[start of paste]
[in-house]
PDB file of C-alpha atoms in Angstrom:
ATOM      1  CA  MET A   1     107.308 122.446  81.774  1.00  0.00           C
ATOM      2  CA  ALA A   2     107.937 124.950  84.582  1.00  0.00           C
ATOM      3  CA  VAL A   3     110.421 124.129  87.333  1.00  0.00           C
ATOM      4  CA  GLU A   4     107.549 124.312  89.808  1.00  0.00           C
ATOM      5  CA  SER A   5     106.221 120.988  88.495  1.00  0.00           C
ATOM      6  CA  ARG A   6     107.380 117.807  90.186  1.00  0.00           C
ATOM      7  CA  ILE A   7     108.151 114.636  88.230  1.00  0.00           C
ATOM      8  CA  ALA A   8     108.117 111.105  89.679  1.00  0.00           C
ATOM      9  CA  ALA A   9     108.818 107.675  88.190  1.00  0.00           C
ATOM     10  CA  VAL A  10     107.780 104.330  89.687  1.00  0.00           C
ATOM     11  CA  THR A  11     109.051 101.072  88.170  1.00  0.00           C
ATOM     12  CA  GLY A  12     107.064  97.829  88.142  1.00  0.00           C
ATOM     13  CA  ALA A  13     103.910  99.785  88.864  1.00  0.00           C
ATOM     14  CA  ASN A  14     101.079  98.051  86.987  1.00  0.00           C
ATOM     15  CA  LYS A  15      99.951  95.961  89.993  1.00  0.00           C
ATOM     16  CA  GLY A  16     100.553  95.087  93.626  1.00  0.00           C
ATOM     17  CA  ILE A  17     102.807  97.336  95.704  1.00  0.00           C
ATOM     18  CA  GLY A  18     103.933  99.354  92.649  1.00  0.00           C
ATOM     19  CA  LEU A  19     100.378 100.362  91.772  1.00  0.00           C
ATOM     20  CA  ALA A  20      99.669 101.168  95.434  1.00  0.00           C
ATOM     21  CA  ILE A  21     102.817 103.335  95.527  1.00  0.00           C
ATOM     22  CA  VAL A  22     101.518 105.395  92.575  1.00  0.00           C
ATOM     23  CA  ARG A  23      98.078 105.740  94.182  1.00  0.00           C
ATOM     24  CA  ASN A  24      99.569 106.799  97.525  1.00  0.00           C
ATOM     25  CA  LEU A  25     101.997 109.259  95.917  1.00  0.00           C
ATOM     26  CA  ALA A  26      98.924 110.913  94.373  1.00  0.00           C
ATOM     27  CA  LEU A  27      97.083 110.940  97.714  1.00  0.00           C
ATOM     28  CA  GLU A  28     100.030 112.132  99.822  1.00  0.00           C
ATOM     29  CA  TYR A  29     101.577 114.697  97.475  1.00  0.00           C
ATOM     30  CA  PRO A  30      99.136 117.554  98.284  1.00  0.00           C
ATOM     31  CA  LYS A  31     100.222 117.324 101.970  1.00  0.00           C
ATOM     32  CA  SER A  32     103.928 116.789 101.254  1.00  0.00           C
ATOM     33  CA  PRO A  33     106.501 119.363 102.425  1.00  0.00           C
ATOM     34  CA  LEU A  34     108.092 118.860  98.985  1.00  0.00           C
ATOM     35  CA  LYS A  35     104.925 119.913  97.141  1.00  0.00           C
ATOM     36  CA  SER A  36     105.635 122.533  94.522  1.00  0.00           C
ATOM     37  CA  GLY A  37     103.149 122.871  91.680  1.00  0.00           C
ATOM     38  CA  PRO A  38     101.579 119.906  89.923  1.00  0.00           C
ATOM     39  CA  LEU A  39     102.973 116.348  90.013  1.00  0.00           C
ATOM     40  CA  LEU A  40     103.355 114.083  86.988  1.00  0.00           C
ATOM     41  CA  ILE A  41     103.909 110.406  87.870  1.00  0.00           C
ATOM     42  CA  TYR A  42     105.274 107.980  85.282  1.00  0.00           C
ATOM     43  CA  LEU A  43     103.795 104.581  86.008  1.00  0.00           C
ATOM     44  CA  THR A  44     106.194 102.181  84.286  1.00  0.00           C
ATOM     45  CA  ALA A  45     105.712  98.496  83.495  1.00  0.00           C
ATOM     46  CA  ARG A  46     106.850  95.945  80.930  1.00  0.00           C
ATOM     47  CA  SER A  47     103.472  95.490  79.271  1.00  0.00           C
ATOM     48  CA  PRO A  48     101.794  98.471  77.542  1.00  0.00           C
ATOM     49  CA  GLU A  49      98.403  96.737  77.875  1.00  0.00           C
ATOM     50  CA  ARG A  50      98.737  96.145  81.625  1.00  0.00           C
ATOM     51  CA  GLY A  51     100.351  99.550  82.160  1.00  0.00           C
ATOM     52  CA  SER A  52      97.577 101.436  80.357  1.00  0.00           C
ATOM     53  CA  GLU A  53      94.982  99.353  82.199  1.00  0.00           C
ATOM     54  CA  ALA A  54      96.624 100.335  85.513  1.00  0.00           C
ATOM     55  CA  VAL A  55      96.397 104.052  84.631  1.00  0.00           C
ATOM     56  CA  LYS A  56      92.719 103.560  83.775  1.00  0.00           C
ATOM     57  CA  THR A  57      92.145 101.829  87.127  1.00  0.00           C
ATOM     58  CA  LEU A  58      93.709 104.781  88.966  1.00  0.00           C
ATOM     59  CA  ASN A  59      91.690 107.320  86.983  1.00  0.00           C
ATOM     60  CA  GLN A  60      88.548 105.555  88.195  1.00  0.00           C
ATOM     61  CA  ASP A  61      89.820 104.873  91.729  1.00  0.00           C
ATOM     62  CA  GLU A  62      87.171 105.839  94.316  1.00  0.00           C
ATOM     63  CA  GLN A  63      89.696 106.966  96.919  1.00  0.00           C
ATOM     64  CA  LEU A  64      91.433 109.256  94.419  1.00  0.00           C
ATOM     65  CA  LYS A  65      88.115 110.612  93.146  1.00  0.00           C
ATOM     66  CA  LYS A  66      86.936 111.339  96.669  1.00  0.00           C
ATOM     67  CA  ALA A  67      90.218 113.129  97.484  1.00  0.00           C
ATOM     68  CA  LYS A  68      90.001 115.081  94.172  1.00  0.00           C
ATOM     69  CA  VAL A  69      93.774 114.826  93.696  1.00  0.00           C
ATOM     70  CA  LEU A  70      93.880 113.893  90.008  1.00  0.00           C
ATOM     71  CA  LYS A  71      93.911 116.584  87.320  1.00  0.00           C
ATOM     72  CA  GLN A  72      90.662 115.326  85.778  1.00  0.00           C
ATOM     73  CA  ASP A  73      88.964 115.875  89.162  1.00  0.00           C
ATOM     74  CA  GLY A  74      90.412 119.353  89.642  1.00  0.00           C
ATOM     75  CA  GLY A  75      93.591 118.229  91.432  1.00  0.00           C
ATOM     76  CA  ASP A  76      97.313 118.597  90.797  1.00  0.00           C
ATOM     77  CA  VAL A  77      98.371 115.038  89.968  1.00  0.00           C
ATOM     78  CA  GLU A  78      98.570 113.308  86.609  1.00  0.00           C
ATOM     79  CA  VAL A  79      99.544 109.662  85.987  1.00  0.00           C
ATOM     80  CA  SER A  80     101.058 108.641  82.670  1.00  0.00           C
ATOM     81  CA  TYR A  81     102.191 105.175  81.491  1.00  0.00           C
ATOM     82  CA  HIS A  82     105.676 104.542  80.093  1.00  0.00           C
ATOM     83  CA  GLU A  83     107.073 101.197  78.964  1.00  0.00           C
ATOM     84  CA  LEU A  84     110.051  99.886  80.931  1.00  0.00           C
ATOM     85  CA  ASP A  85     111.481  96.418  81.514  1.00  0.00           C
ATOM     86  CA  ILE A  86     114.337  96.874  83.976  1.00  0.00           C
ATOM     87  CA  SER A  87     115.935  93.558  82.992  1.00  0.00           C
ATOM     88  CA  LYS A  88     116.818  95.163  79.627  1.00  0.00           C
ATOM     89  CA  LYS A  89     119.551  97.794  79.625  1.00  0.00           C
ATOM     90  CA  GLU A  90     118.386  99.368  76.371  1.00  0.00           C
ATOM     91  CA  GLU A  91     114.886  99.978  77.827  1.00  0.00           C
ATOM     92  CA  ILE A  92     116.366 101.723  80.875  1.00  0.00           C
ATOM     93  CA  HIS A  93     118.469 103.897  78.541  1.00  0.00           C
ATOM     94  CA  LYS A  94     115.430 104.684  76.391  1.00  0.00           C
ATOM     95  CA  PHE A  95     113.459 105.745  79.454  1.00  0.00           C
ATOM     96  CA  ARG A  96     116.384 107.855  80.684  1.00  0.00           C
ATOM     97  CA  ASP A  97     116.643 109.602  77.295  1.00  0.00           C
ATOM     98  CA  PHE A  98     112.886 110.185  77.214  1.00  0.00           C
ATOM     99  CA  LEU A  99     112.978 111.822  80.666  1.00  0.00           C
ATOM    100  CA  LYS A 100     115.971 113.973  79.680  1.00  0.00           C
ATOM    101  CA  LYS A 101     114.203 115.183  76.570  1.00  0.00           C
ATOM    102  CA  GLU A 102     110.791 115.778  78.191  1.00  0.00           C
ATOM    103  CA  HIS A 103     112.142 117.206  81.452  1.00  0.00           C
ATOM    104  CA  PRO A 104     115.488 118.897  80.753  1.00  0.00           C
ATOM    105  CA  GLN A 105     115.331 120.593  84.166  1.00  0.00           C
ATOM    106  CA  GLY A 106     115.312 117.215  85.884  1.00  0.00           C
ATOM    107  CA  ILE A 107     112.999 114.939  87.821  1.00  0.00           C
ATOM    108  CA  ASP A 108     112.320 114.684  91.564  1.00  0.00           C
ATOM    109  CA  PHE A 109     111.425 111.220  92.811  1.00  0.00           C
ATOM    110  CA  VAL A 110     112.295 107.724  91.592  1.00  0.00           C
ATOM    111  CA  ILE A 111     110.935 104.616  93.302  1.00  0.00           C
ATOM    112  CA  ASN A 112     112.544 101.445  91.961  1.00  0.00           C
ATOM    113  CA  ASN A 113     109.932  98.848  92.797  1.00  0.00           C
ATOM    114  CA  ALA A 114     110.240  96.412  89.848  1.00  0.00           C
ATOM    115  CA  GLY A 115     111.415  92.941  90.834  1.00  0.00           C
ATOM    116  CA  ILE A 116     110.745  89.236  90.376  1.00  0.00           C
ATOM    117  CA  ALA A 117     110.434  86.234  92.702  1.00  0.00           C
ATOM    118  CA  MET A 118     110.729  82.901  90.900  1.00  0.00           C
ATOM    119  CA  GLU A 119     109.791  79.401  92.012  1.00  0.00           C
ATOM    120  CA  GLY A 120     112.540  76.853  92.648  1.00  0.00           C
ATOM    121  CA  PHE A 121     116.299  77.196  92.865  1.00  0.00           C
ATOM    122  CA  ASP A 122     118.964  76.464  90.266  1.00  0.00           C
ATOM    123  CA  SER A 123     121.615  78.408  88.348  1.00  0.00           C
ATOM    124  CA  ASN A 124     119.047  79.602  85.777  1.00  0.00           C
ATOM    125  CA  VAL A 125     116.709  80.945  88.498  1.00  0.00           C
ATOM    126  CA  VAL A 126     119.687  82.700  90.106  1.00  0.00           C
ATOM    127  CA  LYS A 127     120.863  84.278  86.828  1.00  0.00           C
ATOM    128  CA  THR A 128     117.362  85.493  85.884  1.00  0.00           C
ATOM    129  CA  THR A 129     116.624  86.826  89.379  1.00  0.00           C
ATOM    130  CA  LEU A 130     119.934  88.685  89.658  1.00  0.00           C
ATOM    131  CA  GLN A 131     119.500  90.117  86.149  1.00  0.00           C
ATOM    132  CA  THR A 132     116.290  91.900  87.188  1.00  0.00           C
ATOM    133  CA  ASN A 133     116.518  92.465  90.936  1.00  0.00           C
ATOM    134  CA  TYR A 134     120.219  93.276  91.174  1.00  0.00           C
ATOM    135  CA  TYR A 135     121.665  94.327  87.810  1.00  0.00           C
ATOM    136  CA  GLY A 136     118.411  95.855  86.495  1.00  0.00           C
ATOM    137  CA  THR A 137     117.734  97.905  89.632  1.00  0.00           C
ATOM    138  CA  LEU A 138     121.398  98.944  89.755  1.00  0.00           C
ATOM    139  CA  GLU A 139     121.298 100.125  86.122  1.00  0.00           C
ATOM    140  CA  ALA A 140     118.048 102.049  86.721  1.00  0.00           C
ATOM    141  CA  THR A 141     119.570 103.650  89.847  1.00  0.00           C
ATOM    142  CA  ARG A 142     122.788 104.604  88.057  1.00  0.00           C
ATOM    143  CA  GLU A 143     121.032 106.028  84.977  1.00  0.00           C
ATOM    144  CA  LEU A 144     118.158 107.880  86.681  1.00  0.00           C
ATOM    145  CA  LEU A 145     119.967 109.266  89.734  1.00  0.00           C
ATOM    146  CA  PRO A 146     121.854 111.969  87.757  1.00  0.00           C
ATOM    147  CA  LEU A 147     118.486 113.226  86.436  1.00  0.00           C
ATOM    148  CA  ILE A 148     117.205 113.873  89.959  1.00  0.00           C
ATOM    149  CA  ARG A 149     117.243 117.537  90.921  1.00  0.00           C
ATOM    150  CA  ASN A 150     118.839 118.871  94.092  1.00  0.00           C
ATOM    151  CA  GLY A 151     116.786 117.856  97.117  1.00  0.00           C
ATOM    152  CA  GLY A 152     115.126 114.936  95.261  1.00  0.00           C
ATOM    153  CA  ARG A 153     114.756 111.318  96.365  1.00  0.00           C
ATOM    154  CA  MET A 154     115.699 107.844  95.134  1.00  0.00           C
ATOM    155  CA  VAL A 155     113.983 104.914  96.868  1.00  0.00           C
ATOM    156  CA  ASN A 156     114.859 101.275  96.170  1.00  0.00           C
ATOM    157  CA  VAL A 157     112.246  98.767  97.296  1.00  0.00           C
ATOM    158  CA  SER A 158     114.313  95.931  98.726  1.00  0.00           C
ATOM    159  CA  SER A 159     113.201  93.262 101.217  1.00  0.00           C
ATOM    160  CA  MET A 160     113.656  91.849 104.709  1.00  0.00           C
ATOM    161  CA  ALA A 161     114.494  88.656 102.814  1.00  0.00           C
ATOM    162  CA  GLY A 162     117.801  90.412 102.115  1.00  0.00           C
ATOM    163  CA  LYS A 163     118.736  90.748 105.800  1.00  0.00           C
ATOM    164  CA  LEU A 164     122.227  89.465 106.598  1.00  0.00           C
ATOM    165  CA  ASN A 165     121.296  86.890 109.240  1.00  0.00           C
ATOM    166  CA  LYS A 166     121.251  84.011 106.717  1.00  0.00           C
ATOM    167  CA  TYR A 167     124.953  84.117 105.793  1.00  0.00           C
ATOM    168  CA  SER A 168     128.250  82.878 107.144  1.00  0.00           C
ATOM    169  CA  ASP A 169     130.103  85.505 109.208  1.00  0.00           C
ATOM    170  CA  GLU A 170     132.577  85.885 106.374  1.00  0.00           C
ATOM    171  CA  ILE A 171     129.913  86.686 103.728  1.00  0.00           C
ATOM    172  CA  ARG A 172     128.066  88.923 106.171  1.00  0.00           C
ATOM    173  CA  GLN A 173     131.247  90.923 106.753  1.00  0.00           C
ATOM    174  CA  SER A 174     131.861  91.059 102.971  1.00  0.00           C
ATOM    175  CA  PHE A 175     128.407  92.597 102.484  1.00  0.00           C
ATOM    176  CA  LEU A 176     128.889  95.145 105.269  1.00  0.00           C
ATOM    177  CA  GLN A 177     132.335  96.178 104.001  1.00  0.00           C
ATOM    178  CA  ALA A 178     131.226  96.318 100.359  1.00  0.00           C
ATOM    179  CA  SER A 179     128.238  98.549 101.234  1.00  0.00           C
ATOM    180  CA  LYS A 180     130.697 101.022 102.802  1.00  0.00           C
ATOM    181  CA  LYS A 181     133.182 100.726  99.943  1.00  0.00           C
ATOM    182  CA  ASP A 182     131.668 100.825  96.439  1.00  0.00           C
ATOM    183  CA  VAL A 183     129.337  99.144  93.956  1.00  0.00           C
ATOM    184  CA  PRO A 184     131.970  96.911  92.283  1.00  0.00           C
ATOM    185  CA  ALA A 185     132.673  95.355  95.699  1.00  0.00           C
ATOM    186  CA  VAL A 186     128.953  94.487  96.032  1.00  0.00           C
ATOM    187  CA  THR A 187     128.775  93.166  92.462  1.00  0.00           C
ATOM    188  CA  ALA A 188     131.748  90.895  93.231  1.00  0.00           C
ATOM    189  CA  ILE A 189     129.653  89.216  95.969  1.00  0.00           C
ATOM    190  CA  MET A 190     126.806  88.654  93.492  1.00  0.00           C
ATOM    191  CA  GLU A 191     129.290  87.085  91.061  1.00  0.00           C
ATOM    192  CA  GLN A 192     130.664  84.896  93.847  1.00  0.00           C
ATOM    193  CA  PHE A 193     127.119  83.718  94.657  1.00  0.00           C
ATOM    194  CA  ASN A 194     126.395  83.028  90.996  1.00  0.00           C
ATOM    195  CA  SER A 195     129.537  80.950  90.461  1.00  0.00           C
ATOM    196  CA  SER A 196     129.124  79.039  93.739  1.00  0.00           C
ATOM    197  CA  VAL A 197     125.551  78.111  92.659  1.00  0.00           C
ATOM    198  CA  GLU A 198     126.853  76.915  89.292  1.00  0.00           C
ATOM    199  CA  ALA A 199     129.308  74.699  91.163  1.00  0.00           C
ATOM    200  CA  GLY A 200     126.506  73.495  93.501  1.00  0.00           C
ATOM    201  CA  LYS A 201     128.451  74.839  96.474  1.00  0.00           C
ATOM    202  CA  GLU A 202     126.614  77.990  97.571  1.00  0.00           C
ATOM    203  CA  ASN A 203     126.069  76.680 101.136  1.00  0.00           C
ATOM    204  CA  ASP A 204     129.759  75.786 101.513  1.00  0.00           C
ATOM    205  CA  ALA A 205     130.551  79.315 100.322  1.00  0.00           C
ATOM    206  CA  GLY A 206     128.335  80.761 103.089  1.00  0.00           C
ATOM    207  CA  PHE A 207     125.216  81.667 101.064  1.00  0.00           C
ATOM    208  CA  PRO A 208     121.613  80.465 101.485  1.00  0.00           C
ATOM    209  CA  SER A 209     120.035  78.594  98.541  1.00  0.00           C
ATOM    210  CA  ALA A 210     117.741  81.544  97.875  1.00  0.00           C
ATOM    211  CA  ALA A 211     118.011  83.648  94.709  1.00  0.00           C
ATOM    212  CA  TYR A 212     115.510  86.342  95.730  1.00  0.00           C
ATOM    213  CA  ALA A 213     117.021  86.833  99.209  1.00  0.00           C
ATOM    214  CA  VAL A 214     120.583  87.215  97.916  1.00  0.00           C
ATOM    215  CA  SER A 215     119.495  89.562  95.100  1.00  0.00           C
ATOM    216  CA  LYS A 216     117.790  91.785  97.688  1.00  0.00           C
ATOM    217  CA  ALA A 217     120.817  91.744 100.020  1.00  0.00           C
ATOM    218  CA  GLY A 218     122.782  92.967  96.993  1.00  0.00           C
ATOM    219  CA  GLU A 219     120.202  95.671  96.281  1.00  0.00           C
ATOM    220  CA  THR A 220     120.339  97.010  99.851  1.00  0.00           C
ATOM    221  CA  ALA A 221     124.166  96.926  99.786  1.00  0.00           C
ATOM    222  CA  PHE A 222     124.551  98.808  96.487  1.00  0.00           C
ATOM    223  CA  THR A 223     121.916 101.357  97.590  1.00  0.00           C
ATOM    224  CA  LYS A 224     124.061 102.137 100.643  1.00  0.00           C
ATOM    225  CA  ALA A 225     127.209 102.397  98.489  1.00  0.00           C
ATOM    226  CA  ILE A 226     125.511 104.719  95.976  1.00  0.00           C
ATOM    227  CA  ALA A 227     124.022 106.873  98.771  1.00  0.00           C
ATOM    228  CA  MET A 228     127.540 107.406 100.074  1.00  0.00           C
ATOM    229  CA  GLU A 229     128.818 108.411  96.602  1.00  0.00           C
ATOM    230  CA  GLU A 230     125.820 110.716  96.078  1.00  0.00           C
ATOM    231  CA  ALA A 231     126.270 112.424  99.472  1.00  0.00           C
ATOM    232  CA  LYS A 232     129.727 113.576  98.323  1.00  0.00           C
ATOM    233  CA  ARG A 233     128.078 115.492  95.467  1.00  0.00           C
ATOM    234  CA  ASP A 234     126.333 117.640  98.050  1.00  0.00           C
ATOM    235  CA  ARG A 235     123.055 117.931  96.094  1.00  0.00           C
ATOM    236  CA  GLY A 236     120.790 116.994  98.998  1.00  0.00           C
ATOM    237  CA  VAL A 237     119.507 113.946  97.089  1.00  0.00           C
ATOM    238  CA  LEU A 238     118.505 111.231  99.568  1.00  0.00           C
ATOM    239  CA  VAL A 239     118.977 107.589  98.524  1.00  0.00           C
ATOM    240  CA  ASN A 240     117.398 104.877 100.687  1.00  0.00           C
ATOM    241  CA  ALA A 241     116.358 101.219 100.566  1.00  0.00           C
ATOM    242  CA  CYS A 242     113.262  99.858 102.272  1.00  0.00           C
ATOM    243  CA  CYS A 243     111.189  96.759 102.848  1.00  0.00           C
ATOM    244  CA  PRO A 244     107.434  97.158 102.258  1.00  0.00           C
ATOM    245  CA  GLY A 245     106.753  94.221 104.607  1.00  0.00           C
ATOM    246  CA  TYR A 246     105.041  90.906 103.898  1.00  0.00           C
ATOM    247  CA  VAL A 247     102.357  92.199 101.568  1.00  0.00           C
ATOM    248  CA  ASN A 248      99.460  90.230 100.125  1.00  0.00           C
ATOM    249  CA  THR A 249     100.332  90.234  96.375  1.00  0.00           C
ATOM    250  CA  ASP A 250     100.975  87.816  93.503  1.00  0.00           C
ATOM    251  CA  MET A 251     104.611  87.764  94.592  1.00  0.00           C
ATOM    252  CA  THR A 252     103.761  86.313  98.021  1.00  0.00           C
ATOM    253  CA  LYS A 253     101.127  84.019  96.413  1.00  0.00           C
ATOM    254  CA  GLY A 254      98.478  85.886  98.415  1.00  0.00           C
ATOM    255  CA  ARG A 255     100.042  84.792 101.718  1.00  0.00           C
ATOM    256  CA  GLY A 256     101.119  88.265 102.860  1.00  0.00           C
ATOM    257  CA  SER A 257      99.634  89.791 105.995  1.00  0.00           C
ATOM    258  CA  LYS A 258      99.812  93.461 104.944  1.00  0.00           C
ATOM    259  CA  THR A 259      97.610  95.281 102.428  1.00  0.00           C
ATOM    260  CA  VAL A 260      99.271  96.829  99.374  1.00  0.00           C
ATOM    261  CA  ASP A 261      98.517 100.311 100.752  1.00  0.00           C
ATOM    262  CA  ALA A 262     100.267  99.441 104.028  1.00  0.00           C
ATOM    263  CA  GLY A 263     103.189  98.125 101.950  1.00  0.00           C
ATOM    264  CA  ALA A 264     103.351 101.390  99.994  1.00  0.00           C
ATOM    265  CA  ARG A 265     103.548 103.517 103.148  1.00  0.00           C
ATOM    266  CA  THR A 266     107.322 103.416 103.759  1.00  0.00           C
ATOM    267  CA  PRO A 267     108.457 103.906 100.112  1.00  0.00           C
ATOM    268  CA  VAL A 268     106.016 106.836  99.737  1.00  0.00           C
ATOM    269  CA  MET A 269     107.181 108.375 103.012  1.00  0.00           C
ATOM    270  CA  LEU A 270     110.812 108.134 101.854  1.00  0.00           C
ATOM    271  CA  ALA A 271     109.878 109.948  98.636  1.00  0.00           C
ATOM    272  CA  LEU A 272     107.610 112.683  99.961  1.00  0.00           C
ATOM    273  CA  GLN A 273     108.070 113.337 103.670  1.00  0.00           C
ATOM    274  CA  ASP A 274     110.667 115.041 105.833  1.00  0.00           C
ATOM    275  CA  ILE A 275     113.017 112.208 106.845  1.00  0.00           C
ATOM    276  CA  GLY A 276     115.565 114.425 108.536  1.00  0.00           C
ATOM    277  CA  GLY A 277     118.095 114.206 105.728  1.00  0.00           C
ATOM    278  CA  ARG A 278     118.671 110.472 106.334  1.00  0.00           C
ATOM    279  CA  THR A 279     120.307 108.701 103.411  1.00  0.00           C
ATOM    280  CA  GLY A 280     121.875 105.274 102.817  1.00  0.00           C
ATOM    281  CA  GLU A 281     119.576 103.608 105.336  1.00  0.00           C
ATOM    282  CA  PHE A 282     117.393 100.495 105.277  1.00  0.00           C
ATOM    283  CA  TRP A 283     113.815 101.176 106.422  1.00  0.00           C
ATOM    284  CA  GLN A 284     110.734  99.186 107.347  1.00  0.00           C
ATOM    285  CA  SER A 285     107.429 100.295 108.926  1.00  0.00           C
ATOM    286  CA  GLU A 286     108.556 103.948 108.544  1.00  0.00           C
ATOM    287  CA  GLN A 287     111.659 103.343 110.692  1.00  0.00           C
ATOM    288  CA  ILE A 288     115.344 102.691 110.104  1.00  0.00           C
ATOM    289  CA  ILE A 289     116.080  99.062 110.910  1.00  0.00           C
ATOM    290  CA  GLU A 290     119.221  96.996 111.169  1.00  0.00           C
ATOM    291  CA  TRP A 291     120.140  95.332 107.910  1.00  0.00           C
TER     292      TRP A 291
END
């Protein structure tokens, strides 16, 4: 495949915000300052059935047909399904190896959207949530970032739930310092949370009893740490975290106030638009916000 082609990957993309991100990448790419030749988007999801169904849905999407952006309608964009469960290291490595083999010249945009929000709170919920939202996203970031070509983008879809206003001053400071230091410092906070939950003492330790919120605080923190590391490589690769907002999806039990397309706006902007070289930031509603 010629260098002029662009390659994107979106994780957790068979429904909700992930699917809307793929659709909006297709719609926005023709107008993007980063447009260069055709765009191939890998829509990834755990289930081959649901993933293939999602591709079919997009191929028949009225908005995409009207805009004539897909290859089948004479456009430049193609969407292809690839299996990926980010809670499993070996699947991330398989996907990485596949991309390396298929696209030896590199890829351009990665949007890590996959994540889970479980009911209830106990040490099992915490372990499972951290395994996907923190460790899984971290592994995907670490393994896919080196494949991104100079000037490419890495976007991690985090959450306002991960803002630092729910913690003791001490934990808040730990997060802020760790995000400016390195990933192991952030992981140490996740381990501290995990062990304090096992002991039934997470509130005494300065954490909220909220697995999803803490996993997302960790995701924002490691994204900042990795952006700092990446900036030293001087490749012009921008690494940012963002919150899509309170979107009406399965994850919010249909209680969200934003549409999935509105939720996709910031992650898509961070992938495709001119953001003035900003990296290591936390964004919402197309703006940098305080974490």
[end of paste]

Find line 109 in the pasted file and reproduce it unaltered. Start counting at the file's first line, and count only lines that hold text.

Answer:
ATOM    107  CA  ILE A 107     112.999 114.939  87.821  1.00  0.00           C